06/12/2014 04:24 EDT | Updated 07/03/2014 04:59 EDT

In Defence of the MMVA "Worst Dressed" Looks Of The Past

Rene Johnston via Getty Images
MMVA RED CARPET.Toronto.06.19.05.RPJ. Vivica Fox on the red carpet at the MMVA.s(Vince Talotta.Toronto Star) (Photo by Rene Johnston/Toronto Star via Getty Images)

For every red carpet at every award show, there are about 25924824 best and worst dressed lists. But style is objective. With time comes a change of mind (usually), so while something may have seemed over-the-top or inappropriate once upon a time, it eventually becomes genius. Or at the very least, not so bad.

That’s why we scoured the best and worst dressed lists of yore to dig up the most controversial MMVA red carpet choices. Even last year’s, because hey, opinions can change in 365 days. Think of how quickly backlashes happen. (So, I mean, why not the opposite?)

Read below the gallery for more!

Photo gallery In Defense Of The Worst MMVA Red Carpet Looks See Gallery

1. Brittany Snow, 2013

Brittany Snow is a trailblazer. Having worn her black and sheer gown to the MMVAs in June 2013, she was placed on more than a few “worst dressed” lists (for reasons I’ll never understand). Meanwhile, later that year, the fashion world was all over Jennifer Lawrence’s sheer Dior gown at the “Catching Fire” premiere. Evidently, one of these things is actually very much like the other. And while Snow’s dress may have seemed a little high fashion for the MMVAs, it was merely ahead of the curve.

2. Naya Rivera, 2013

And so we find ourselves smack in yet another sheer-related controversy. This time, Rivera’s sleek black dress turned heads, despite laying down the foundation for the likes of Rihanna (and JLaw at the Oscars), who debuted a completely sheer crystal number earlier this month. There’s nothing wrong with sheer, and there’s nothing wrong with exhibitionism, and I’m sure at some point we’ll all understand that.

3. Lights, 2013

The only thing Lights did wrong on the 2013 red carpet was not hold up a sign telling us where she got her dress. Is it short? Sure. But the nuetral tone and texture help balance out the sexiness of the high hemline. Lights also picked up on a colour trend that defined fall/winter 2014: nude. Odds are if she rocked the dress again, sentiments would be re-evaluated.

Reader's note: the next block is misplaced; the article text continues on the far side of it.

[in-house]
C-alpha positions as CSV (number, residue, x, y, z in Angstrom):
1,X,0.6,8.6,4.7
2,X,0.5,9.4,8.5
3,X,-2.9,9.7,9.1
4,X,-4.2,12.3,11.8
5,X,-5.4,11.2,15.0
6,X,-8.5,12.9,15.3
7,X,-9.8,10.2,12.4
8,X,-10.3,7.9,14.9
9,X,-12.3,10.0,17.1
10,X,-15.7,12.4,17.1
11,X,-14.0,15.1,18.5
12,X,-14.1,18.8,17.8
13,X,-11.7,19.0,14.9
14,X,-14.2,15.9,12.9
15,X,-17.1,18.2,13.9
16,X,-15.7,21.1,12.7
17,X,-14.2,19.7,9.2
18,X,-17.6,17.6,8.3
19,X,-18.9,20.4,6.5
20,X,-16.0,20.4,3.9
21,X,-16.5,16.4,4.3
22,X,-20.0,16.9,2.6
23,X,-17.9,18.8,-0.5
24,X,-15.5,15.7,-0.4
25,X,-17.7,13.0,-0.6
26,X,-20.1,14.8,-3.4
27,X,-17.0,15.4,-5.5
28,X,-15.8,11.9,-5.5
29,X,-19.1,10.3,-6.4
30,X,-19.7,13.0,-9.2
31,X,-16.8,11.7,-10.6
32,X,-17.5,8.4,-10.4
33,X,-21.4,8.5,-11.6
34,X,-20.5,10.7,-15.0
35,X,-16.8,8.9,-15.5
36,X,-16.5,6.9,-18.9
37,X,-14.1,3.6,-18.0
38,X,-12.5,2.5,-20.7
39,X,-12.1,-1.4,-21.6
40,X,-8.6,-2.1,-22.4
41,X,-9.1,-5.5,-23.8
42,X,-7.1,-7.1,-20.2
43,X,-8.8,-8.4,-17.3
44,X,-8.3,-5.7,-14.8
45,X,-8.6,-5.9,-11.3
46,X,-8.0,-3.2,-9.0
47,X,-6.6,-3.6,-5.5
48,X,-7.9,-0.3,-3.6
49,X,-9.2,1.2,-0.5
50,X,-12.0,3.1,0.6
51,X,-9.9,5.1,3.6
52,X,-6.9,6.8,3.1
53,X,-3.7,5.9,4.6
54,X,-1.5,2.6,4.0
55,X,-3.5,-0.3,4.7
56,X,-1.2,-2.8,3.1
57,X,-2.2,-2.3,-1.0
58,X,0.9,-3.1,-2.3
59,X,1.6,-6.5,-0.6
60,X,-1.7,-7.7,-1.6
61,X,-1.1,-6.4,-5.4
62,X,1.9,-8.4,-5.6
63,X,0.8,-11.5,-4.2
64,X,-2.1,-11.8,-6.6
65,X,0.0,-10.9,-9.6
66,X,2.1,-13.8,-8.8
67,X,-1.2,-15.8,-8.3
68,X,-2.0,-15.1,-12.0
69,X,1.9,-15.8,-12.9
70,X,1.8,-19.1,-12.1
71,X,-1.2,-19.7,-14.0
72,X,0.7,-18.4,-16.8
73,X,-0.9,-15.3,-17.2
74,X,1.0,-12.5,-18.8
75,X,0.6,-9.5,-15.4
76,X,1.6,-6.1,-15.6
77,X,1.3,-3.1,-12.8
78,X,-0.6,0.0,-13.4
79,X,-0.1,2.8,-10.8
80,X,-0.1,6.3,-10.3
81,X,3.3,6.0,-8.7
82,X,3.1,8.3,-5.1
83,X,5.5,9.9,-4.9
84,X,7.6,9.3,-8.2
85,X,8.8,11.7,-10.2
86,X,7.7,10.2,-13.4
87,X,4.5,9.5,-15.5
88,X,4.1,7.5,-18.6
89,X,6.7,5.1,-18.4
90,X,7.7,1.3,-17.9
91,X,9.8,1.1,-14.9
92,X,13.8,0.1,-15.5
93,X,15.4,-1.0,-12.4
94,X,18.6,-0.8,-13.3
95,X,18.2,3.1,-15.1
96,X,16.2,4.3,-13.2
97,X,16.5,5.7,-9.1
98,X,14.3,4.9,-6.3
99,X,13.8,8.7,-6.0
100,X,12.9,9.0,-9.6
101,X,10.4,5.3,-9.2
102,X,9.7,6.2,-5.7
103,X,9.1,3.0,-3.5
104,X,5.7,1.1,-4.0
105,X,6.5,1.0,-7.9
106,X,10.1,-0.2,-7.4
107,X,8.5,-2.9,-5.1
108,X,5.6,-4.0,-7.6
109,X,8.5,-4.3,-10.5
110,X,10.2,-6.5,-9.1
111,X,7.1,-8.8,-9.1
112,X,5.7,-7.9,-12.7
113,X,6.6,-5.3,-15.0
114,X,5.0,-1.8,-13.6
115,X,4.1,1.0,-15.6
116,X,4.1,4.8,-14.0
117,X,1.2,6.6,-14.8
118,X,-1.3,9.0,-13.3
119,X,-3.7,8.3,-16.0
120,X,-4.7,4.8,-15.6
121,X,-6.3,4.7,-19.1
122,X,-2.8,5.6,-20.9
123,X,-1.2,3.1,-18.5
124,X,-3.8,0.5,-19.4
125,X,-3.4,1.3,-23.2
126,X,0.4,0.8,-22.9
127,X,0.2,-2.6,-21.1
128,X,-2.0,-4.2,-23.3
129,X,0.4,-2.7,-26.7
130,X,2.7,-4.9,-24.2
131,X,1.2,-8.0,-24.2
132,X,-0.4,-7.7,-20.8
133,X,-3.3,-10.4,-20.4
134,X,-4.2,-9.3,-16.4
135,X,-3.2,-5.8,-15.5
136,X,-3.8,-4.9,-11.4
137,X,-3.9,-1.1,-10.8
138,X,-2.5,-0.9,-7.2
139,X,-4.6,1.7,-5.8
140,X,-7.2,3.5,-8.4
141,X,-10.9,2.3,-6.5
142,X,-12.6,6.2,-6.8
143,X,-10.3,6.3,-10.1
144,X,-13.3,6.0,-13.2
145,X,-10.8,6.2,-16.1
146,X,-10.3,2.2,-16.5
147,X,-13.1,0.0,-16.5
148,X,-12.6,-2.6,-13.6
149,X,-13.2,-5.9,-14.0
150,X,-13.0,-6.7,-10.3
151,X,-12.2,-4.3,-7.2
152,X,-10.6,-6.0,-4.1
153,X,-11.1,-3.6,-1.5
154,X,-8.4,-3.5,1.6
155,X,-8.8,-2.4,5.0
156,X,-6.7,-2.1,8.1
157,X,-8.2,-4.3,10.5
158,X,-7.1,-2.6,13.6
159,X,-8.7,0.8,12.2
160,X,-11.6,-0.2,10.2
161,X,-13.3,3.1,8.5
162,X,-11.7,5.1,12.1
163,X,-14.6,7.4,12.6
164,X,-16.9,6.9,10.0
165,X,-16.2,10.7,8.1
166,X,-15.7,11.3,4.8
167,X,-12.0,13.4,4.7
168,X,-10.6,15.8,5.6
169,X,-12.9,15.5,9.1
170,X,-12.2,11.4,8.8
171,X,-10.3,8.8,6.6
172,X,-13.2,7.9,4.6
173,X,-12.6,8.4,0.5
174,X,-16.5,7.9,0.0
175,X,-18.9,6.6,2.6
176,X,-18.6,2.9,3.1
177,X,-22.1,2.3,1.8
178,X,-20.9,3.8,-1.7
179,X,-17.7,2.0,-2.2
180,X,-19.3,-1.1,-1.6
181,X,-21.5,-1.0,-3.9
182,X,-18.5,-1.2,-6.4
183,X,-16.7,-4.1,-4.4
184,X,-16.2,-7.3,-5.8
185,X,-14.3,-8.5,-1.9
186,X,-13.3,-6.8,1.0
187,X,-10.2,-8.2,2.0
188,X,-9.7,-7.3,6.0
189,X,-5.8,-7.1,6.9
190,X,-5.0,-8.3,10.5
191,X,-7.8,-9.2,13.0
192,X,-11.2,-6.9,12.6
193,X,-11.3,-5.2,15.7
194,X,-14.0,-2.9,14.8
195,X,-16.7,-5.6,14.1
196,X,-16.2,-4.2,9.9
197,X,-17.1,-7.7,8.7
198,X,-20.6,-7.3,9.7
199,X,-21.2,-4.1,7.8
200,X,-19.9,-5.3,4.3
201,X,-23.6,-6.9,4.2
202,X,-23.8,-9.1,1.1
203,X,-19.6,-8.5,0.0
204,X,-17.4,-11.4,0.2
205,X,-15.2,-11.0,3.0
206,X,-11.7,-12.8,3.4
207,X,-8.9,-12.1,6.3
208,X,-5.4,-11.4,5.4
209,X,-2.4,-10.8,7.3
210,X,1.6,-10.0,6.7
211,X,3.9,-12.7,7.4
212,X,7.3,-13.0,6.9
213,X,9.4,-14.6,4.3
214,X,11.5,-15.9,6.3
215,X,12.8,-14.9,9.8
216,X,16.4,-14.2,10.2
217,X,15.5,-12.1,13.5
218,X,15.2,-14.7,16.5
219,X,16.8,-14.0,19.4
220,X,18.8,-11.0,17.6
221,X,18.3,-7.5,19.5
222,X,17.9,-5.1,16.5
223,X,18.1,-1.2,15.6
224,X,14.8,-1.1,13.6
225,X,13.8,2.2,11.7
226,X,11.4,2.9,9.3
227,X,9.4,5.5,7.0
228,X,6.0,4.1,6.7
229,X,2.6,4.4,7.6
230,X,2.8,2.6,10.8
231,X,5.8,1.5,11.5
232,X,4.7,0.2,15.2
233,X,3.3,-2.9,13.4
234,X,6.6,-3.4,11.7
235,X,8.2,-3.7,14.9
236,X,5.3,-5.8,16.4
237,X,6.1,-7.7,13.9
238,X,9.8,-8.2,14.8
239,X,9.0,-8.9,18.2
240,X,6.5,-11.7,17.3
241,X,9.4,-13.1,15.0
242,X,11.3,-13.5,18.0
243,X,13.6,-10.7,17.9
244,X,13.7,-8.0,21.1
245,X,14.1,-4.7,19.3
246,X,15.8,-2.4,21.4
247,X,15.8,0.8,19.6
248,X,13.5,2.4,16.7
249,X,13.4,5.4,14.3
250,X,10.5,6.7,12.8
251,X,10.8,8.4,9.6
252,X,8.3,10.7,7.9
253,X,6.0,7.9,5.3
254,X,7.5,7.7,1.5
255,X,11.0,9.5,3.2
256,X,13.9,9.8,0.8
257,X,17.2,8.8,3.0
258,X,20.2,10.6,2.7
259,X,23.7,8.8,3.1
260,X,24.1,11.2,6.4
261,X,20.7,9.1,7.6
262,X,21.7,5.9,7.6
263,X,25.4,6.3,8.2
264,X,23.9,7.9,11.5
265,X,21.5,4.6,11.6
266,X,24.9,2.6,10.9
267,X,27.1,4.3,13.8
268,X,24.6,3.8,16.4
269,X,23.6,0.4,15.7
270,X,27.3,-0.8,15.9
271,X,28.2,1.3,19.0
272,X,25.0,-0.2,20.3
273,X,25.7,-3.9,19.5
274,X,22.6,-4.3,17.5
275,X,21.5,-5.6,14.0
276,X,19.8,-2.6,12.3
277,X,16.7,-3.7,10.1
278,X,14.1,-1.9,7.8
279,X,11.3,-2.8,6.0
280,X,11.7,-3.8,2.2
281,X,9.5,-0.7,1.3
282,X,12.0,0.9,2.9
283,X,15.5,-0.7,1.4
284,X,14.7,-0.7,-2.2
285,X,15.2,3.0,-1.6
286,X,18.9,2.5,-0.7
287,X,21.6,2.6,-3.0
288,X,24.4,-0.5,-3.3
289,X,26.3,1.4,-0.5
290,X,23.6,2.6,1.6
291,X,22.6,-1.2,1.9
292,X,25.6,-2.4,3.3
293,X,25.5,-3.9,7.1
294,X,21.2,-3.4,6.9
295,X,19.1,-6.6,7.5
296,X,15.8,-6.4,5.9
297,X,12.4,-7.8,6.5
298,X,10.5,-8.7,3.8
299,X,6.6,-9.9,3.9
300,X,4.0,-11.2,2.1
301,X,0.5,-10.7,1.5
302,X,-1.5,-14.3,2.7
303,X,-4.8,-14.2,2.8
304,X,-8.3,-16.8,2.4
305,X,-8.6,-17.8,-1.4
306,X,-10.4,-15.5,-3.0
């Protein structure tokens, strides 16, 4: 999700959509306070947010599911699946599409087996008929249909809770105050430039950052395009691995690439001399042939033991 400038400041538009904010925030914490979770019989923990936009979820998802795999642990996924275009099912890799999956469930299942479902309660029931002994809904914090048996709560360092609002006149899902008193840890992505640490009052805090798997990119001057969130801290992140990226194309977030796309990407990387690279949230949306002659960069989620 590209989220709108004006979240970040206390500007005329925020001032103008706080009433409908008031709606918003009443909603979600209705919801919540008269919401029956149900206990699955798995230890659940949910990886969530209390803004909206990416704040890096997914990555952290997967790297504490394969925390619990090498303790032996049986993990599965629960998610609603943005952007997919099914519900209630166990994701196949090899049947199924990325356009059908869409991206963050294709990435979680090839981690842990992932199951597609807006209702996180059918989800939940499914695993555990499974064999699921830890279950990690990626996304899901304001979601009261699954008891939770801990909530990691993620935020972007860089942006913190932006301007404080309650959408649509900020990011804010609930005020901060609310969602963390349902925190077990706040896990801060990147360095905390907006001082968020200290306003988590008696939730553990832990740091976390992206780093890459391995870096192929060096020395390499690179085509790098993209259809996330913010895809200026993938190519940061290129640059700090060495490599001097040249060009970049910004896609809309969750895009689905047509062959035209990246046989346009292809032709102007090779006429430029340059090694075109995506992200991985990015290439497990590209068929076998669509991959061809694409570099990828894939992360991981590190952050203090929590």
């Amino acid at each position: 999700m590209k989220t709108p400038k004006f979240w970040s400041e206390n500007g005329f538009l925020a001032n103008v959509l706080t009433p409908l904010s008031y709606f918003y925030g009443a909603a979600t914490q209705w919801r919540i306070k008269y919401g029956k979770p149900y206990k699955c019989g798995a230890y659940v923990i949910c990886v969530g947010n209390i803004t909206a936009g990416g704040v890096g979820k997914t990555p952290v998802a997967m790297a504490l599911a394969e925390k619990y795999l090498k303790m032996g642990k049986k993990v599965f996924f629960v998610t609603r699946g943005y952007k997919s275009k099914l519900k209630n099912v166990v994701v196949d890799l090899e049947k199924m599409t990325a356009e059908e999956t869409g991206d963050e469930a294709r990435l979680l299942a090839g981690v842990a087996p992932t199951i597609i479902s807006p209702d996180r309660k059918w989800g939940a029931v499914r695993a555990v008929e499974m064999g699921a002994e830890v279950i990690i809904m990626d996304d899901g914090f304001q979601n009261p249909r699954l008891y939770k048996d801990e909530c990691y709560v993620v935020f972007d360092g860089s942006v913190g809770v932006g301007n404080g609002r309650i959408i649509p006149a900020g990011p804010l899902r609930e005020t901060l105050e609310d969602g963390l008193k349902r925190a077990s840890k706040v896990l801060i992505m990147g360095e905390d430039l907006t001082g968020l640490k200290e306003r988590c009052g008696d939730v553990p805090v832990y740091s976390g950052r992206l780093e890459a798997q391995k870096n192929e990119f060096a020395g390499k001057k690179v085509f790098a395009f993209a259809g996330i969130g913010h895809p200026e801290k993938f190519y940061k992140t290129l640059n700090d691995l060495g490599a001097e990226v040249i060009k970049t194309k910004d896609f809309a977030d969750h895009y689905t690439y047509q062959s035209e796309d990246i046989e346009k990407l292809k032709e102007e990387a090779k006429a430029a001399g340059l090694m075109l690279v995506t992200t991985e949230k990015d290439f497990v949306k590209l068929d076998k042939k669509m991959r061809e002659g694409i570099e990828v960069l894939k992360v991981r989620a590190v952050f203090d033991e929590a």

4. Vivica A. Fox, 2005

The MMVAs celebrate music, which means they’re supposed to be fun. (Avril Lavigne wore a spiked crown on her head last year, for heaven’s sake.) So why shouldn't Vivica A. Fox wear jeans? She’s not a musician – she’s an actor and a producer. We are #blessed to have her in this country; she has earned the right to wear denim. And on the flipside, she’s also earned the right to embrace and introduce us to the high-waisted ‘70s trend that showed up within the last few years. See? Questioning Vivica is ridiculous because Vivica knows best.

5. Ashanti, 2003

Not only did Ashanti predict and acquaint us with the current affinity for metallics, she did it by maintaining a good balance. The shape of the bodice is totally reminiscent of the club-appropriate bandana shirt of the early 2000s, but the dress is still red carpet-appropriate, thanks to the length of the skirt. Plus, she was way ahead of the cutout trend, which has seemingly taken over the fashion world.

6. Amanda Marshall, 2002

Here’s the thing about Amanda Marshall: she never conformed to a specific aesthetic – not in the ‘90s, and certainly not at the 2002 MMVAs. Instead, she represented her brand of counter-culture by adopting certain trends and interpreting them in her own way. The cropped denim jacket paired with the decade’s low-rise cropped pants were go-to looks at the turn of the naughties, but she wore them her way, along with a bouffant that puts even "Mad Men" characters to shame.

7. Pamela Anderson, 2002

In our current vintage-obsessed culture, Pamela Anderson’s mod print and go-go boots would've been applauded for the duration of the MMVAs themselves. Her neckline is balanced by the high boots, and her hemline follows a late ‘60s, early ‘70s silhouette. The only thing she’s missing is appropriately teased hair – but thankfully Amanda Marshall did enough for the both of them.

8. Rachel Leigh Cook, 2003

Here, Rachel Leigh Cook embodies what it meant to be a teen and/or 20-something at the turn of the century. And since the MMVAs’ target audience is youths, we should've expected the actress to wear something that accurately represents both them and herself. There is no such thing as a fashion "don’t” when appealing to a demographic enthralled with rebellion and figuring out what works. (Not that Cook was doing that, necessarily, though at 17, I would've killed for that top.)

9. Fergie, 2005

Fergie’s sense of style is underrated in general (as far as I’m concerned), but in terms of the MMVAs, her Marilyn Monroe printed skirt works even now in the wake of shows like "Masters of Sex" (set in the ‘50s). Just maybe leave out the armband if you want to recreate that vintage look.

10. Mel C., 2008

This is Girl Power. And disco. And just an overall good choice. Not everybody can pull off blunt bangs and a turtleneck, but the artist-formerly-known-as-Sporty Spice used the MMVA red carpet to prove just how far she’d come from a ‘90s chick in track pants. (Not that there’s anything wrong with track pants.) The look is polished, but the sequins keep it from being boring. Not that Mel C. ever could be, because hello, we’ve all seen "Spice World."

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